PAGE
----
Wednesday, December 29, 2010

DPP out of step with abuse victims

FOR the ten victims who have made Garda complaints about the horrific abuse they endured at the hands of ‘Father B’ in Cloyne, Co Cork, the expected publication later this year of the Dublin Archdiocese report is certainly another important milestone in their hard-fought battle for justice.

The Church itself has investigated how it mishandled their abuse complaints [in the damning National Board for Safeguarding Children (NBSC) report published two years ago]. 

And the state has also undertaken a forensic examination (the Dublin Archdiocese report) of how this abuser was enabled by the Church to continue his rampage of sexual abuse and rape. 

But nine criminal investigations into Father B’s actions hit a brick wall with a thud once they reached the Director of Public Prosecutions’ (DPP) office. A decision is still outstanding on the tenth file.

For the women who were systematically groomed, abused and raped by this supposed pillar of the local community, the DPP’s failure to take on any of these cases is not just frustrating or anger inducing, it just does not make sense. 

Top ranking gardaí who viewed the files before they went to Dublin all thought they were "rock solid", as did any lawyers involved with the cases. Yet, time after time, the same conclusion is flung at them and still Father B walks around his local town, sniggering at their hurt and anger.

In recent weeks, one of the women encountered him in a supermarket and such was her trauma that she had to abandon her trolley and flee the building as fast as she could. 

Another man, whose daughter was left a nervous wreck because of his abuse, couldn’t control himself and started to berate him when he saw the priest stroll over towards him in a North Cork shop. 

The priest’s response? "Imagine that a man can’t shop in peace?" he tut-tutted to onlookers.

"This man is not ashamed. It is disgusting and he is disgusting. He flaunts himself around the place. He is not a bit afraid of being prosecuted and he just laughs at us. It is a horror story," she said.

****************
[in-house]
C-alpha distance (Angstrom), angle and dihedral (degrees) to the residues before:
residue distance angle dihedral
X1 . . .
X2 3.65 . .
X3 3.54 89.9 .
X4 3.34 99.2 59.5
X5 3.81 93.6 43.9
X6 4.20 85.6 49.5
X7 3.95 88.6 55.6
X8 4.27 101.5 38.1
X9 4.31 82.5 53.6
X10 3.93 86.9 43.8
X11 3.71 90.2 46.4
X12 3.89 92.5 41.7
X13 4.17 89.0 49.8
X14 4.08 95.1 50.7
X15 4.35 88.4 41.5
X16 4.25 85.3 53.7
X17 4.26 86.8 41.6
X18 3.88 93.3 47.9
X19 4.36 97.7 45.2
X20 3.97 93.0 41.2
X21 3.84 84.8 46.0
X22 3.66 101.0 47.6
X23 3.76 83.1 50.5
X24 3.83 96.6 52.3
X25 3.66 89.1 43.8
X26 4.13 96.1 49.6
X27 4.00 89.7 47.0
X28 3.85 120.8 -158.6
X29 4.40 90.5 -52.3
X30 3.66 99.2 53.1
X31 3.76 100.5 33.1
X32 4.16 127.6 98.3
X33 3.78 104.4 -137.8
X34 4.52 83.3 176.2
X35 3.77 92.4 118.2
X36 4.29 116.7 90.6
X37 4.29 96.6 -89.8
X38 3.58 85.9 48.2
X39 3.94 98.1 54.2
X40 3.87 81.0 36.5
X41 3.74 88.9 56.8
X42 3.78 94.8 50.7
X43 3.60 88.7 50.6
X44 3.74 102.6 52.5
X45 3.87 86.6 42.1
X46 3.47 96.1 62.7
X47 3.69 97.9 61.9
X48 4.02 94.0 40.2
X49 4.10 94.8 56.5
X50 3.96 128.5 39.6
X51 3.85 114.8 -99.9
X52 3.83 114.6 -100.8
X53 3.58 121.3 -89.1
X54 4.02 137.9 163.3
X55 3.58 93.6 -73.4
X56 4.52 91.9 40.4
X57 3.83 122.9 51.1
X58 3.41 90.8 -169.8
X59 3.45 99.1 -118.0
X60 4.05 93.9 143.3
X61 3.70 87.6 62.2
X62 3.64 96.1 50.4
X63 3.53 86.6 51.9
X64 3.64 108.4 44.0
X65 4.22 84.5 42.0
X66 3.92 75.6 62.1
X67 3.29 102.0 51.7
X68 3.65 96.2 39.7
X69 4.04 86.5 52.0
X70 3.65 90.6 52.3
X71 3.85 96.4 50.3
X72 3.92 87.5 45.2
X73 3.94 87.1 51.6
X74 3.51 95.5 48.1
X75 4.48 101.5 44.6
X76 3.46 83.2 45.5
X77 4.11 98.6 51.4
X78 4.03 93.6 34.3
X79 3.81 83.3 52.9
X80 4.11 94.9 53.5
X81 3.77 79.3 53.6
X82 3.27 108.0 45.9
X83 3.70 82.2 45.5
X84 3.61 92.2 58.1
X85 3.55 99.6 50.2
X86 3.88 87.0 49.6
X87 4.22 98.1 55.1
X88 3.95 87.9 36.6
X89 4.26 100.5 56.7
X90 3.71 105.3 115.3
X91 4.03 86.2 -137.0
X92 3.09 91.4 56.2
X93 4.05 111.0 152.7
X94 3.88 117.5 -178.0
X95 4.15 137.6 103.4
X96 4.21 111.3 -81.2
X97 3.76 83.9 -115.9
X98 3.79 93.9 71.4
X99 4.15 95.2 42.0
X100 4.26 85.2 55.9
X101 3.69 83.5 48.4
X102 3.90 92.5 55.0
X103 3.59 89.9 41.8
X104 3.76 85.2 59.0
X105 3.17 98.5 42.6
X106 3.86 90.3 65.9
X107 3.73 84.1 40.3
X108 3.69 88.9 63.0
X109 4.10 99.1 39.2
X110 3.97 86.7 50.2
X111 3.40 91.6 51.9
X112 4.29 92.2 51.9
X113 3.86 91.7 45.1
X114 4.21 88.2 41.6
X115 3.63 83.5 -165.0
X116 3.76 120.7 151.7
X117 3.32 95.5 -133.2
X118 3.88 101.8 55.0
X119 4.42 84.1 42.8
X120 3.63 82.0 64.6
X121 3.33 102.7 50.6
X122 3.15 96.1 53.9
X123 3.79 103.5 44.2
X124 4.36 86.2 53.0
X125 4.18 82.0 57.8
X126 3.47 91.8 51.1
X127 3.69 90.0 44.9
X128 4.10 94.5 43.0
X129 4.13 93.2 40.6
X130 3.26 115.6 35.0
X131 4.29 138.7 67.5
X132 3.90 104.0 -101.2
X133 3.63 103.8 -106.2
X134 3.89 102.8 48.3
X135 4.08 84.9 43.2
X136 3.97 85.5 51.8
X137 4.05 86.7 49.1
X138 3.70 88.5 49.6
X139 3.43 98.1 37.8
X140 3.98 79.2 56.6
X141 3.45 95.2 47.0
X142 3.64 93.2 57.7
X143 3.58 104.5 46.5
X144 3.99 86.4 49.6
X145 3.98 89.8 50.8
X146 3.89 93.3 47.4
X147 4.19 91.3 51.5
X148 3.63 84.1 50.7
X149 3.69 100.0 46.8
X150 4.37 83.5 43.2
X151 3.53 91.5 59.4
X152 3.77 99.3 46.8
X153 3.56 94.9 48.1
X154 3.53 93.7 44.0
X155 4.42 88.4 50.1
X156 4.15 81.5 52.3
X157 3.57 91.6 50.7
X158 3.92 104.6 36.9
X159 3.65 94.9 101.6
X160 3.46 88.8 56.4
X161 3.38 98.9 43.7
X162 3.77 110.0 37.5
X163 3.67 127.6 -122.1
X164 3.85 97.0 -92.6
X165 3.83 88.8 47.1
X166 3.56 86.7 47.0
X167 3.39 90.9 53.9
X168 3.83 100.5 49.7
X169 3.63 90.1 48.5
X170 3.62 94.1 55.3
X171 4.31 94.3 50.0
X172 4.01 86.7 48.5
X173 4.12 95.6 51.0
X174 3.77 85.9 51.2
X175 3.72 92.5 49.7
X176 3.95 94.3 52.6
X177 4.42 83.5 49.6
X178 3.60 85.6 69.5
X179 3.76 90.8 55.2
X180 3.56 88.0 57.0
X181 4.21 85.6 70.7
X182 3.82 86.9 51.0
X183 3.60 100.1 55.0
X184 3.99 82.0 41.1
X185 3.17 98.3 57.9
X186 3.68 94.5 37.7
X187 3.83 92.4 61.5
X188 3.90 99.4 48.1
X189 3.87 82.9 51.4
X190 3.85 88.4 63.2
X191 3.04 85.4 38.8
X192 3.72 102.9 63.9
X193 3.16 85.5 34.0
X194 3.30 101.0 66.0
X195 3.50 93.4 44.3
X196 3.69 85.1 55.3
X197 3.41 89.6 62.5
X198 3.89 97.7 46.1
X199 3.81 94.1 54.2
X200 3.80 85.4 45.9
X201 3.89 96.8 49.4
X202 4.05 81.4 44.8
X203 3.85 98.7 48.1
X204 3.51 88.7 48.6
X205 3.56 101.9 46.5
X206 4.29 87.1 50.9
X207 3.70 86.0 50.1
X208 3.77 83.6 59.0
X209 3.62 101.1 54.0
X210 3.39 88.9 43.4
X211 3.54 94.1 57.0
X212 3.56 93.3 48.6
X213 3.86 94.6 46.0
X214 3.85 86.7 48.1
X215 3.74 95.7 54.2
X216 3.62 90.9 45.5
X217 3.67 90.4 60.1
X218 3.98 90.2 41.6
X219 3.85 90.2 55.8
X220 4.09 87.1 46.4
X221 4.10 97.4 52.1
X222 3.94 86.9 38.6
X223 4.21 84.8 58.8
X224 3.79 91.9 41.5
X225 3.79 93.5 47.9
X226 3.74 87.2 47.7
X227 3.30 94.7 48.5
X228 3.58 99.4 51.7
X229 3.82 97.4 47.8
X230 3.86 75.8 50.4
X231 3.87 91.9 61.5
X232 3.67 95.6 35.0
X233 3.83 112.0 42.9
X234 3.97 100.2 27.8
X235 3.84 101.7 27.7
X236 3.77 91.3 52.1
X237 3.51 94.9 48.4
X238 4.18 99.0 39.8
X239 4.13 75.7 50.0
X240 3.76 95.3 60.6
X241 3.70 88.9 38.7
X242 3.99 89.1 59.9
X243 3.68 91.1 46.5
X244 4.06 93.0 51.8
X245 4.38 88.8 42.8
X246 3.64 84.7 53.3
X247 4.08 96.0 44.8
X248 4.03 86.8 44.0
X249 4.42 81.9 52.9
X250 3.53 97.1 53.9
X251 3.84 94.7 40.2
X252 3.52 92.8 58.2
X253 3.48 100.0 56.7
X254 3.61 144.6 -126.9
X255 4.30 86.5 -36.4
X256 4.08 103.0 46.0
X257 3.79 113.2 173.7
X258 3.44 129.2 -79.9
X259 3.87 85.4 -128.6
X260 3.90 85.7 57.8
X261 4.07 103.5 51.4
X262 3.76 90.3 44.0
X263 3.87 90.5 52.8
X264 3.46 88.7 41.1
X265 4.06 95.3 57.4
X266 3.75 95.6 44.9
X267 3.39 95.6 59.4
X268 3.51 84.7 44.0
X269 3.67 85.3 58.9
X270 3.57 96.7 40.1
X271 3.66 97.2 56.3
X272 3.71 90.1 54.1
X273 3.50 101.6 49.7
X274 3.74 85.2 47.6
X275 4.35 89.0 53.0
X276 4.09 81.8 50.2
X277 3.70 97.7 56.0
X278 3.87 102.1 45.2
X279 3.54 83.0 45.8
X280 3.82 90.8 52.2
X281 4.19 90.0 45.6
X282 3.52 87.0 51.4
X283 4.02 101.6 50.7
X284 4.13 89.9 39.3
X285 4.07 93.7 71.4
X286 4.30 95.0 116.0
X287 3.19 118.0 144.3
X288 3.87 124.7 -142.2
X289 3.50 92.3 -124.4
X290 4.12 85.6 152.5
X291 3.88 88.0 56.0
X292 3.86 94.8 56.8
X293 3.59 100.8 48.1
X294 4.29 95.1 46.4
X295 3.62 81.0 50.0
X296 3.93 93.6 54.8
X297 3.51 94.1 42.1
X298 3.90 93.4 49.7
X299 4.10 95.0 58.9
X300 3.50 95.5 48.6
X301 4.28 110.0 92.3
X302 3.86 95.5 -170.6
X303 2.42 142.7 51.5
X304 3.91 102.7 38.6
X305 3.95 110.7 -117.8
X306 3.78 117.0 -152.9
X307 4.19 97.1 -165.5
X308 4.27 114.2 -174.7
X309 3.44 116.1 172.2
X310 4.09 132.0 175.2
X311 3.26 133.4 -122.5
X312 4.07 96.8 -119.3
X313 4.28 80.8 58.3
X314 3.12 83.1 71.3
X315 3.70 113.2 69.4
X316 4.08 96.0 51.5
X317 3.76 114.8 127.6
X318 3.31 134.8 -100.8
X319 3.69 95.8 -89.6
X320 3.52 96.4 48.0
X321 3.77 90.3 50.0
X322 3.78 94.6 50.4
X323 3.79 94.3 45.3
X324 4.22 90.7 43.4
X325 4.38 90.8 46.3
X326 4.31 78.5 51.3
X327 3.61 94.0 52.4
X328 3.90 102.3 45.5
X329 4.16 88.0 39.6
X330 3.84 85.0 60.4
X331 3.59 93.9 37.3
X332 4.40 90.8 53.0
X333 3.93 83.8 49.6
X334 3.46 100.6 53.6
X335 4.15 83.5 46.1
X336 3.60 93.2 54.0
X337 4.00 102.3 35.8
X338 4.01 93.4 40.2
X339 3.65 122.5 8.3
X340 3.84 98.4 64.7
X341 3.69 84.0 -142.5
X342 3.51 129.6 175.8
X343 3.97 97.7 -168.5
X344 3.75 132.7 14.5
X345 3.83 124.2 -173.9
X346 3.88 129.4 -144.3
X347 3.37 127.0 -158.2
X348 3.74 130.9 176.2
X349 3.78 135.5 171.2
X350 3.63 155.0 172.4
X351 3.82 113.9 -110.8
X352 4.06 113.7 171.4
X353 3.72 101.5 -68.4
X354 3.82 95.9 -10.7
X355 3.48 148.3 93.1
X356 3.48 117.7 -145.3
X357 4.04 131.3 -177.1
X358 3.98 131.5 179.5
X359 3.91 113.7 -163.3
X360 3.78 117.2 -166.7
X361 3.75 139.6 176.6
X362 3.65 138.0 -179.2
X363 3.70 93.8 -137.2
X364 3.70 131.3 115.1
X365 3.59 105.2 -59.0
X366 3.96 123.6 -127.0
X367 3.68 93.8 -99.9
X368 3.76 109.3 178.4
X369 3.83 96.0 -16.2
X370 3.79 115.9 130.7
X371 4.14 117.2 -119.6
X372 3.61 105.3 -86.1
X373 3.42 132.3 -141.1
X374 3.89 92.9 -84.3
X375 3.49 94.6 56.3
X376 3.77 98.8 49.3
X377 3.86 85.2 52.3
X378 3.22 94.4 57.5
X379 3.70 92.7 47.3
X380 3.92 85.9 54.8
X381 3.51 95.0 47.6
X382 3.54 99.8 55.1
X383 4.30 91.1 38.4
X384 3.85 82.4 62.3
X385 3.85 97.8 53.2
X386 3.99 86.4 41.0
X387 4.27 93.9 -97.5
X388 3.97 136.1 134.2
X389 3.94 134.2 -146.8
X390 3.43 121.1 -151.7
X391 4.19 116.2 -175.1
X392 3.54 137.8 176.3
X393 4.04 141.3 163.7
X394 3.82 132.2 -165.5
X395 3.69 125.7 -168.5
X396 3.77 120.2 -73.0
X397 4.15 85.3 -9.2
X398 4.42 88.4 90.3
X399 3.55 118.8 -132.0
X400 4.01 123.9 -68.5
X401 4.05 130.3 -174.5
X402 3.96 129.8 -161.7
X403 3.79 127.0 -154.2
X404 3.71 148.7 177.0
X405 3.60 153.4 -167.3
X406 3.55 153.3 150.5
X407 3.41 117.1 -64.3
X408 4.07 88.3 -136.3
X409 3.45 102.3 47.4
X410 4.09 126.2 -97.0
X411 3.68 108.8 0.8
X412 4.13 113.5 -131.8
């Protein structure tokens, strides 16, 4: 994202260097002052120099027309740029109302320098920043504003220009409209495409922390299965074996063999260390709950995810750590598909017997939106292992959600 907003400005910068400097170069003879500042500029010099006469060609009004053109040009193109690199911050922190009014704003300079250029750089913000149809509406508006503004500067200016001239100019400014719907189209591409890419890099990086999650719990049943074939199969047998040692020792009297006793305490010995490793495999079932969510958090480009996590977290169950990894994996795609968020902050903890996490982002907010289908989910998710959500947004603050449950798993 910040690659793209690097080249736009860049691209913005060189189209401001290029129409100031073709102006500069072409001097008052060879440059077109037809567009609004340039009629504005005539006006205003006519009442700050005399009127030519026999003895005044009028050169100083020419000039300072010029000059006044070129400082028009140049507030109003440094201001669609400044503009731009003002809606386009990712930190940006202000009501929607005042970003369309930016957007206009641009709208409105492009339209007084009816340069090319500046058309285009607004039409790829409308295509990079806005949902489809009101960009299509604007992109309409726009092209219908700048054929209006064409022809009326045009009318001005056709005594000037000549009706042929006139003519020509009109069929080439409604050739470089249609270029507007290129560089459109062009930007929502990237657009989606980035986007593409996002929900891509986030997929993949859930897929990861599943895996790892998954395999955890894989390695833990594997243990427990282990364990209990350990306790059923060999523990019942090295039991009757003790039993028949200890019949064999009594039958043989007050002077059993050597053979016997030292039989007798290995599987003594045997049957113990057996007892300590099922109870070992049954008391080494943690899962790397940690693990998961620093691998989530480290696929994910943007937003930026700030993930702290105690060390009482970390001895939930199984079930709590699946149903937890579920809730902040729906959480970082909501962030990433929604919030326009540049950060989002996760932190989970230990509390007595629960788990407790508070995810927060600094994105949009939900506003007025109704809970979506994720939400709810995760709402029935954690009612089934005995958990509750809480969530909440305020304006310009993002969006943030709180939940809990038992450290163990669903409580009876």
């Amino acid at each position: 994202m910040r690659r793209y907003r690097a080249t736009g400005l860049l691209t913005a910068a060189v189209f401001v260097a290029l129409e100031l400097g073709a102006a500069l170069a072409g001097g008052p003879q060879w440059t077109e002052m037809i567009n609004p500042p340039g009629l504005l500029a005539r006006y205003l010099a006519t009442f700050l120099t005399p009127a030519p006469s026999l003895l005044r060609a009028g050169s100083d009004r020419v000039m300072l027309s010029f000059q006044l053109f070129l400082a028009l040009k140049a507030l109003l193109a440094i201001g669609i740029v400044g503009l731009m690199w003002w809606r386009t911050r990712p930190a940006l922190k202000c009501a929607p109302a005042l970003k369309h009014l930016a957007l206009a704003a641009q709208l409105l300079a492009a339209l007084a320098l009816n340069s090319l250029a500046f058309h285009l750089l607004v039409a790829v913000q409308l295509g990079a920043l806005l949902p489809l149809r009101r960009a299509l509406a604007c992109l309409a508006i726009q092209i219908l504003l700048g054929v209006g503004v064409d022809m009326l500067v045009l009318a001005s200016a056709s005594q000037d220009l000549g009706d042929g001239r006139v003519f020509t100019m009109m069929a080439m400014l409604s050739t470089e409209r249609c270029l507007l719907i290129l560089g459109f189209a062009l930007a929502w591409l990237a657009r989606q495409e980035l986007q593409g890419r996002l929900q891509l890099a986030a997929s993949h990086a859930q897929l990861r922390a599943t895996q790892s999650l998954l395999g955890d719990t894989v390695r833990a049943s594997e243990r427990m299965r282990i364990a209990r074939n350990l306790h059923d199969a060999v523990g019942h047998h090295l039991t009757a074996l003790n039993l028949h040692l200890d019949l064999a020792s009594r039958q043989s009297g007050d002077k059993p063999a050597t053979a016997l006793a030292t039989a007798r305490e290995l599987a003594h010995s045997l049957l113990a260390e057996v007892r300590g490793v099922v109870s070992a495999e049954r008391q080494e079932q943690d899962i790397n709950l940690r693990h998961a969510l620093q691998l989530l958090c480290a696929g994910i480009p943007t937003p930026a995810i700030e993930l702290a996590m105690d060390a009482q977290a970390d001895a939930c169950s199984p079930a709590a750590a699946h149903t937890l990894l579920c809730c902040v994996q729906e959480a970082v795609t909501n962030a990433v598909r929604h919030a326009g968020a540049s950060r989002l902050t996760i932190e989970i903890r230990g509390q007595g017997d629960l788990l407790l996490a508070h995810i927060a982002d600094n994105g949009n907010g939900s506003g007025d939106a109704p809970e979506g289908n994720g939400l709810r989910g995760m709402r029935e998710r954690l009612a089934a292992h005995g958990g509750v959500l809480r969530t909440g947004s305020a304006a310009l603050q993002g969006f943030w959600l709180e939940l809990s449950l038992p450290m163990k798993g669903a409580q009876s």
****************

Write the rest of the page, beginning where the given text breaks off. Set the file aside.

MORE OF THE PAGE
The victims describe him as outwardly "very charming and very funny and witty". 

It was this facade that allowed him to endear himself to young children and more importantly their families who were happy to see him spending time with their children.

"He just sucked everyone in with his gas stories, being the funny man. But really he is a narcissistic ego who has no shame whatsoever for what he did to us and how he destroyed our lives".

All of the victims contend that there is a "a lot of similarities between their cases", whether it is physical descriptions of where the abuse took place, how they were groomed, how he ingratiated himself with their families and even of the abuse itself.

"The pattern of abuse is exactly the same," one said.

The group met with state solicitor Frank Nyhan recently and even he agreed that the DPP should meet with the women to discuss their cases. They also met with Labour party justice spokesman Pat Rabbitte.

One victim, Maria, says that "every time another abuse complaint was sent to the DPP’s office, I sent in a letter reminding him of my case and the many more that have gone through his office. And every time I received the same letter that the position remained the same as outlined in previous correspondence, the position was unchanged".

Maria has received apologies for her abuse from the diocese of Cloyne, as well as compensation.

The diocese itself has sought to defrock the priest before they were forced to postpone the canonical tribunal. A written copy of a diocesan apology to one of the victims was also sent to the DPP’s office.

The extent of the evidence that the women have amassed about their abuse is astounding.

"The files were so strong. There were presents that he bought for us, diaries from that time. We remembered things about the physical environment so clearly, it was like a written photograph."

Christmas wasn’t easy for these women. The return of three more files from the DPP’s office has hurt them deeply as, every time a file is dispatched, hope is re-ignited again that they will see their abuser in court.

Last week, the Dublin Archdiocese Commission of Investigation sent its report on Cloyne to Minister for Justice Dermot Ahern. It’s believed that it could be Easter before this report is published. The report has been described by people who have seen sections of it as "worse than Ferns".

However, while every report on abuse is to be championed for its efforts to shed light on the Church and state’s seedy, amoral past, for the victims, the current justice system is their latest tormentor.

Just recently, a number of the victims were at a funeral when a number of priests called them over to express their surprise that Father B was once again being left off the hook.

"We all thought Father B would be charged before Father A [Brendan Wrixon, who was convicted of assault in recent weeks]," they commented.

That’s the kind of reaction these victims meet out and about in their lives everyday. Everyone in North Cork has little doubt about what happened with this particular priest and a host of children; everyone except the office of the DPP it appears.